Independence of longer vectors $x$ and $y$ implies independence of any (measurable) functions of them, say $f(x)$ and $g(y).$ Taking $f$ to be the function $\pi_i$ giving the value of coordinate $i$ and $g$ to be the function $\pi_j$ giving the value of coordinate $j$ ("projection functions"), we may look for lack of independence by reviewing a scatterplot of $(\pi_i(x), \pi_j(y)).$ The logic is this: when the scatterplot reveals lack of independence, that implies $(x,y)$ cannot be independent, either. When all such scatterplots suggest independence, that does not demonstrate independence of $(x,y)$ (but it does suggest it).

The first figure was drawn in this fashion. The two vectors involved are $(\hat y, \hat e)$ for an ordinary least squares regression with the model $y = \varepsilon$ using four observations with a single explanatory variable set to the values $1,2,3,$ and $4.$ The errors $\varepsilon$ were iid standard Normal. That figure plots the first predicted value $\hat y_1$ and the first residual $\hat e_1$ for $2000$ random instances of this model. To show that its appearance is no fluke, here is the plot of $\hat e_4$ against $\hat y_3$ from the same sample:

Figure 2

The theory implies all such scatterplots look like these nice even circular clouds when (a) the errors are iid Normal and (b) the model is fit using ordinary least squares.

On the other hand, after repeating this exercise but taking the error distribution to be iid $\Gamma(1)-1$ (a shifted Exponential with mean $0$), I obtained this version of the first figure:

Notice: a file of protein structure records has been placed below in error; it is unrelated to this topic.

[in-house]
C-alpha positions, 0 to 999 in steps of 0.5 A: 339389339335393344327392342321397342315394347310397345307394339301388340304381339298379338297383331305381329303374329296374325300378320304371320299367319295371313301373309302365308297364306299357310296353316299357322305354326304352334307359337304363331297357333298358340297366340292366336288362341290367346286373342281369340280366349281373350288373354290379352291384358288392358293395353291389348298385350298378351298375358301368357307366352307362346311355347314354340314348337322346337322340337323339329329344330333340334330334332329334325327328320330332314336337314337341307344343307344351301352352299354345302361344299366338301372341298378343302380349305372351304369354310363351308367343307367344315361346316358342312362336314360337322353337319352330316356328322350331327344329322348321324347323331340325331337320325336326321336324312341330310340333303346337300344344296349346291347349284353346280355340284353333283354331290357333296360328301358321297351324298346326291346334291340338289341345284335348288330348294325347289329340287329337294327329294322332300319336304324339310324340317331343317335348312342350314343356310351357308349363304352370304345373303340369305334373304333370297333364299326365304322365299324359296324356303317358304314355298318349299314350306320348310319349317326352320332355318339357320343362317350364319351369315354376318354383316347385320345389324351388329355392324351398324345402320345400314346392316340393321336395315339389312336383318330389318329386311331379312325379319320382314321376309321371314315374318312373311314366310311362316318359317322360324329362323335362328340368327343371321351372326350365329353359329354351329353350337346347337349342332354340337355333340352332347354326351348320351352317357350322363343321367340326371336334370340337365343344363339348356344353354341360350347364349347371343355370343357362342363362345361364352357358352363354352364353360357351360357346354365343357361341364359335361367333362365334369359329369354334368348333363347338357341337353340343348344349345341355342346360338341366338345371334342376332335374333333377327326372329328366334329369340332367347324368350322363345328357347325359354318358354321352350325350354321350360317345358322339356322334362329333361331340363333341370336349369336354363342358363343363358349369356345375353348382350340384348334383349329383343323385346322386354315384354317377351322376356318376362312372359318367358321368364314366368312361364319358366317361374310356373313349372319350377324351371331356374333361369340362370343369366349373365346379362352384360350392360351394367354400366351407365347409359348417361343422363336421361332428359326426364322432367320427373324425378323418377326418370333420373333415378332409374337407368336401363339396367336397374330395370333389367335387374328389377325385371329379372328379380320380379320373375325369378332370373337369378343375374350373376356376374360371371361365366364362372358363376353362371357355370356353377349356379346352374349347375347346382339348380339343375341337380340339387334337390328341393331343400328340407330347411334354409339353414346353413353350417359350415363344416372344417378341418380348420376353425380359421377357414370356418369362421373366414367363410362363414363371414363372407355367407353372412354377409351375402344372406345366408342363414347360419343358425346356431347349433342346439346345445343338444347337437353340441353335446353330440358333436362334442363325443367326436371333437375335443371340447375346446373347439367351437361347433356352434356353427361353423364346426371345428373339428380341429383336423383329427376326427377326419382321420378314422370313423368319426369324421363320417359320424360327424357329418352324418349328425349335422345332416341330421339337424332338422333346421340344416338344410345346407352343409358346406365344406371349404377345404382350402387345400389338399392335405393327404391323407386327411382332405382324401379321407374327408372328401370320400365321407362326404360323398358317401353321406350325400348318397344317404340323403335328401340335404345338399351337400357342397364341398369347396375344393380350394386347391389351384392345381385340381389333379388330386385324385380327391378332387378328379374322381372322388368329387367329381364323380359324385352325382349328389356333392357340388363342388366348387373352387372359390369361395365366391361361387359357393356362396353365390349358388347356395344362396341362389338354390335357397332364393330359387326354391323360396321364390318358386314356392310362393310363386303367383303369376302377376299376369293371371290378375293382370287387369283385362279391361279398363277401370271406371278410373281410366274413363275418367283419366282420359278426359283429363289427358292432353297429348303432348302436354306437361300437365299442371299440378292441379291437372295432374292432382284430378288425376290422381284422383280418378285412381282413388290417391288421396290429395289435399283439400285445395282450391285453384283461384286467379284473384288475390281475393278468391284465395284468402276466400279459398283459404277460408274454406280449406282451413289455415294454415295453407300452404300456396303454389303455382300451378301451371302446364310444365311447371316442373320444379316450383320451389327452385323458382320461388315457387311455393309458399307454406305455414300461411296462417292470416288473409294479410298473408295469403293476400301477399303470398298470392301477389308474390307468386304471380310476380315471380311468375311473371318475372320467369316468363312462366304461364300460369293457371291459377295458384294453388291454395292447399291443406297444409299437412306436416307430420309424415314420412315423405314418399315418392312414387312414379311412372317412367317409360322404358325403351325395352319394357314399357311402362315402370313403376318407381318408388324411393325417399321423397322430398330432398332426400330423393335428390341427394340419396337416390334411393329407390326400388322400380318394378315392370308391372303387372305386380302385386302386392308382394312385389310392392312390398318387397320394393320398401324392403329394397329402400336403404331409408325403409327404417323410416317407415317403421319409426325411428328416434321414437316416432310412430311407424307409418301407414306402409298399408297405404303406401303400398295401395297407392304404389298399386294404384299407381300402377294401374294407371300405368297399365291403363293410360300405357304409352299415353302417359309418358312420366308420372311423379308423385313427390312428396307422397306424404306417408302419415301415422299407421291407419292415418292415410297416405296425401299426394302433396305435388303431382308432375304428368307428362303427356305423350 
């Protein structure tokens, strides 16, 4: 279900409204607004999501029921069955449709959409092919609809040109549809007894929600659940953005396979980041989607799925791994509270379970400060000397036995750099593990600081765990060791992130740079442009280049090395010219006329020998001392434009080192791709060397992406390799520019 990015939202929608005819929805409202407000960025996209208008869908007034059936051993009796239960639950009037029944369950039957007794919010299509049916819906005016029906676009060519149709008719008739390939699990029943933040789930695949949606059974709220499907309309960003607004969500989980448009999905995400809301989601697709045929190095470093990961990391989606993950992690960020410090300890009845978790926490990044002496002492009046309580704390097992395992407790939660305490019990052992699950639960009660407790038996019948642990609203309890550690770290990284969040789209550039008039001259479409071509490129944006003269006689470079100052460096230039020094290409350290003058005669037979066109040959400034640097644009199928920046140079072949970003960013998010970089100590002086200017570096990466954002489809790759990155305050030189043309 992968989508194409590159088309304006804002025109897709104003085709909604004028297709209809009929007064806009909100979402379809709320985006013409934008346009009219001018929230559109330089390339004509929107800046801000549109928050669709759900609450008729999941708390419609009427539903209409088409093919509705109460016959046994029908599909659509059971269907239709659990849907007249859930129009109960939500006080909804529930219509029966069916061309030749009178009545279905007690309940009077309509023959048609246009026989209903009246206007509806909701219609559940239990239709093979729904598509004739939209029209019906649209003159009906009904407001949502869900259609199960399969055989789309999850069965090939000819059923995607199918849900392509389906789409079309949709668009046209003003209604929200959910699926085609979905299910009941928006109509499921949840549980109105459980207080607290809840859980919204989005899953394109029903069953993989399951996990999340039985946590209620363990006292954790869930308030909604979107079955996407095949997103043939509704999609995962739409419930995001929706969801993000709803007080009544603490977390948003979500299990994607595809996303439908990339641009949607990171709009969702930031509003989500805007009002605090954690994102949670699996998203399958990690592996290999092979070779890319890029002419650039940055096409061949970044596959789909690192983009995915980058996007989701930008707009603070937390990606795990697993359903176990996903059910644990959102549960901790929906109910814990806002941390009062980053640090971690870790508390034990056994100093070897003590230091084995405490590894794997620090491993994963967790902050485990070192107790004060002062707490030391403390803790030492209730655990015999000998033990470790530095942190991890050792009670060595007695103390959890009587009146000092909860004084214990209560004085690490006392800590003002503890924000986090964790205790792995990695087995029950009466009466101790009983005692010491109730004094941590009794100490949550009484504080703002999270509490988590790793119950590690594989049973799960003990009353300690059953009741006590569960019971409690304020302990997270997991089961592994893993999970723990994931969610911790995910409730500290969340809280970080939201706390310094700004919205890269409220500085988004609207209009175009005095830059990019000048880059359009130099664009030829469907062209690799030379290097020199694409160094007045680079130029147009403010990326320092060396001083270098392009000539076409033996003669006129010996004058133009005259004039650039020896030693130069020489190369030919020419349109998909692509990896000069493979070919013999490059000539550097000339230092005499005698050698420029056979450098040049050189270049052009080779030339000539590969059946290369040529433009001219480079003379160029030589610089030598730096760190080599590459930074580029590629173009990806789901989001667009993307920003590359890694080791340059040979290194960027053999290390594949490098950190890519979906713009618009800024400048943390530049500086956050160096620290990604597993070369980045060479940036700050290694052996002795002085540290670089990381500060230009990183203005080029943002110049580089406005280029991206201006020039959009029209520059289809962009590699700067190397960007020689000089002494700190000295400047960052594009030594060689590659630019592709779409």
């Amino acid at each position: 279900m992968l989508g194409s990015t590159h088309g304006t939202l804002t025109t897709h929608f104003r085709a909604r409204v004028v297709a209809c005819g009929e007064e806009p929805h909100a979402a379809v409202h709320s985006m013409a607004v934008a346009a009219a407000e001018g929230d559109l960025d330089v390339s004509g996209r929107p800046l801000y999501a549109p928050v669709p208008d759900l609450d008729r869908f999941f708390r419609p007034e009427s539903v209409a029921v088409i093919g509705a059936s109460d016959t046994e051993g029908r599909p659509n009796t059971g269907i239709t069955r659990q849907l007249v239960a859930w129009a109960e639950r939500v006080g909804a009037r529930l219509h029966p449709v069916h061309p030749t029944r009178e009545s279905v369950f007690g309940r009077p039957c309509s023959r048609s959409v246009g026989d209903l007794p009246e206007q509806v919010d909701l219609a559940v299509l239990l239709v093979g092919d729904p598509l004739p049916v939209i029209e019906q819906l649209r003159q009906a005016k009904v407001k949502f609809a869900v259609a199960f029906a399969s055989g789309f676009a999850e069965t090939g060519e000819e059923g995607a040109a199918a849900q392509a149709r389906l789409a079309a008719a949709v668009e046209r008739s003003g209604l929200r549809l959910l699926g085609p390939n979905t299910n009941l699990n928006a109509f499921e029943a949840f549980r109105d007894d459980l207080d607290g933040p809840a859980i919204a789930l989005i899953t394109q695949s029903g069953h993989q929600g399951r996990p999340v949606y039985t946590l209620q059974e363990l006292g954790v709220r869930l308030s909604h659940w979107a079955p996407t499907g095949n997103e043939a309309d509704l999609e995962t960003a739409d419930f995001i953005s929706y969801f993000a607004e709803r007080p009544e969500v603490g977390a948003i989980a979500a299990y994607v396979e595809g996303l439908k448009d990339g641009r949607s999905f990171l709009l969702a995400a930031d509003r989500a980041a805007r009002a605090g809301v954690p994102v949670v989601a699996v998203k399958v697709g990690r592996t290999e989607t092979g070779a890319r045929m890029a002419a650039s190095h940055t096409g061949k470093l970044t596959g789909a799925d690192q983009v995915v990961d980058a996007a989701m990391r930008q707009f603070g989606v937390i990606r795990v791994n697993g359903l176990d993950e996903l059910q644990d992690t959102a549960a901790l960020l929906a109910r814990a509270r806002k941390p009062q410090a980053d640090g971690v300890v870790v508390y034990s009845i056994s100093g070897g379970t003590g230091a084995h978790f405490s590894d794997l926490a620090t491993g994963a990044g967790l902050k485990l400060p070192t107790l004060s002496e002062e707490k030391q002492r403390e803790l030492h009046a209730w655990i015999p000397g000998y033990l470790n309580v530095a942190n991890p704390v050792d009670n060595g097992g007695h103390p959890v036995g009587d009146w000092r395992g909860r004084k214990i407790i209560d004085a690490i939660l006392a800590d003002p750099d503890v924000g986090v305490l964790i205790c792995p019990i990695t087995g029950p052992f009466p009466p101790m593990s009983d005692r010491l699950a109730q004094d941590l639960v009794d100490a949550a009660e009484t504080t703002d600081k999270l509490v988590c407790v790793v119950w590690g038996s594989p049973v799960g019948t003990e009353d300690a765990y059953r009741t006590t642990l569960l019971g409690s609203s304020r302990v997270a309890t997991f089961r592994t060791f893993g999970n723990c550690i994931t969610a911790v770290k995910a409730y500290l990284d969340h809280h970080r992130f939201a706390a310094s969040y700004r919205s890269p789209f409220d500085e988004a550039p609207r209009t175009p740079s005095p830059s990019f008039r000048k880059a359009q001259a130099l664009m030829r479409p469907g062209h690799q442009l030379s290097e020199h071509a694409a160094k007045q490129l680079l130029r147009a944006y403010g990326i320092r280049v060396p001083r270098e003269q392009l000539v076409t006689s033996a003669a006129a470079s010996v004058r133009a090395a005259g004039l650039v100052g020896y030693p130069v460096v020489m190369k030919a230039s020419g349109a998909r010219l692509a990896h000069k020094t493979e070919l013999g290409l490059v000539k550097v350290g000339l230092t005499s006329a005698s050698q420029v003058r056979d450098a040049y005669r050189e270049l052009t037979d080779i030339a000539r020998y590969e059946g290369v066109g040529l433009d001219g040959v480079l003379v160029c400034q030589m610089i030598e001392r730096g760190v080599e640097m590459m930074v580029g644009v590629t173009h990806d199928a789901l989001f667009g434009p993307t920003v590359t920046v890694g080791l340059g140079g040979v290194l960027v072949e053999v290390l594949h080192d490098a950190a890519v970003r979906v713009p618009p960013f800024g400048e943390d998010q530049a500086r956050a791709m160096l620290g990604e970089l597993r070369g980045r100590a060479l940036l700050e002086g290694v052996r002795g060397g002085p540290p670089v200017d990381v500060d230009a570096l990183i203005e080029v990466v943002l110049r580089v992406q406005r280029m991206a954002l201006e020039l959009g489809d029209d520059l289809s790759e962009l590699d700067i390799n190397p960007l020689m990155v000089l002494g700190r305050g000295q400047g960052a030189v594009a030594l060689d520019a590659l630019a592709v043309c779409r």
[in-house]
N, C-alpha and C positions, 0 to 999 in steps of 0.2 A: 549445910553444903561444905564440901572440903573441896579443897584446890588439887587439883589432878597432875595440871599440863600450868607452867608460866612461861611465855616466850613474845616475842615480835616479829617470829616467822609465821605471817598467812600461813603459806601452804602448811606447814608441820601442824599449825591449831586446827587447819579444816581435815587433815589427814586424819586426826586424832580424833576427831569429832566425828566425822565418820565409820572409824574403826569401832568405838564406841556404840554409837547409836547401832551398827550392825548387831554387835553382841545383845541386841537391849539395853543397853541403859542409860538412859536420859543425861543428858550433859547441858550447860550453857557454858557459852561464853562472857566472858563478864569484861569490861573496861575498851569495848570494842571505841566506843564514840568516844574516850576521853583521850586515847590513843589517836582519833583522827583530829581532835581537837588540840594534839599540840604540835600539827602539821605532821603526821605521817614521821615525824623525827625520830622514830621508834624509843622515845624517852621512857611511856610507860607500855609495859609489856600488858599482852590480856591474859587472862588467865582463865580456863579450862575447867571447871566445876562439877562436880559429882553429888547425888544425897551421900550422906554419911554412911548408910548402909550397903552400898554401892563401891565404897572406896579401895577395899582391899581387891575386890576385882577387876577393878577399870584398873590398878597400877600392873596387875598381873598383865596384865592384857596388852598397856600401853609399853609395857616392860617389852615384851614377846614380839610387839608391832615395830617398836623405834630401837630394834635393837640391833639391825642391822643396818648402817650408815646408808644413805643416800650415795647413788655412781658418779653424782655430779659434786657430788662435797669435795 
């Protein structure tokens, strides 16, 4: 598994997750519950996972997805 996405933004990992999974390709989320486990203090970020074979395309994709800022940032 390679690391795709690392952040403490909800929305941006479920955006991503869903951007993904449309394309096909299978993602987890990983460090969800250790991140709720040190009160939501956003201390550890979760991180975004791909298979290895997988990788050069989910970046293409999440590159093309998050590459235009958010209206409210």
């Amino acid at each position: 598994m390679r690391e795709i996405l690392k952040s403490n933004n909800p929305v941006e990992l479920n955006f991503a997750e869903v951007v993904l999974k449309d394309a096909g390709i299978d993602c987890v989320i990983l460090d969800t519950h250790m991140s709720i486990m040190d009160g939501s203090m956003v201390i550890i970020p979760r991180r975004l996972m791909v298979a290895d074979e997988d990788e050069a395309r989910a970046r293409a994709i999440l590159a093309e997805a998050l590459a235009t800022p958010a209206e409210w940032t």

Figure 3

This is an example of obvious lack of independence. For instance, when $\hat y_1$ is close to $-2$ (at the left of the figure), the residual $\hat e_1$ tends to be close to $1;$ but when $\hat y_1$ is much larger than $-2,$ the distribution of the residual $\hat e_1$ is much more spread out. The analog of the second figure, comparing the fourth residual to the third predicted value, also exhibits obvious lack of independence:

Figure 4

I wish to emphasize that the explanatory variables, the least squares parameters (intercept and slope), and the fitting method (least squares) are the same for these two models: the only thing that changed between the first two and second two figures was the shape of the error distributions from Normal to a shifted Gamma. (See the code below.) That change alone destroyed the independence between the predictions $\hat y$ and residuals $\hat e.$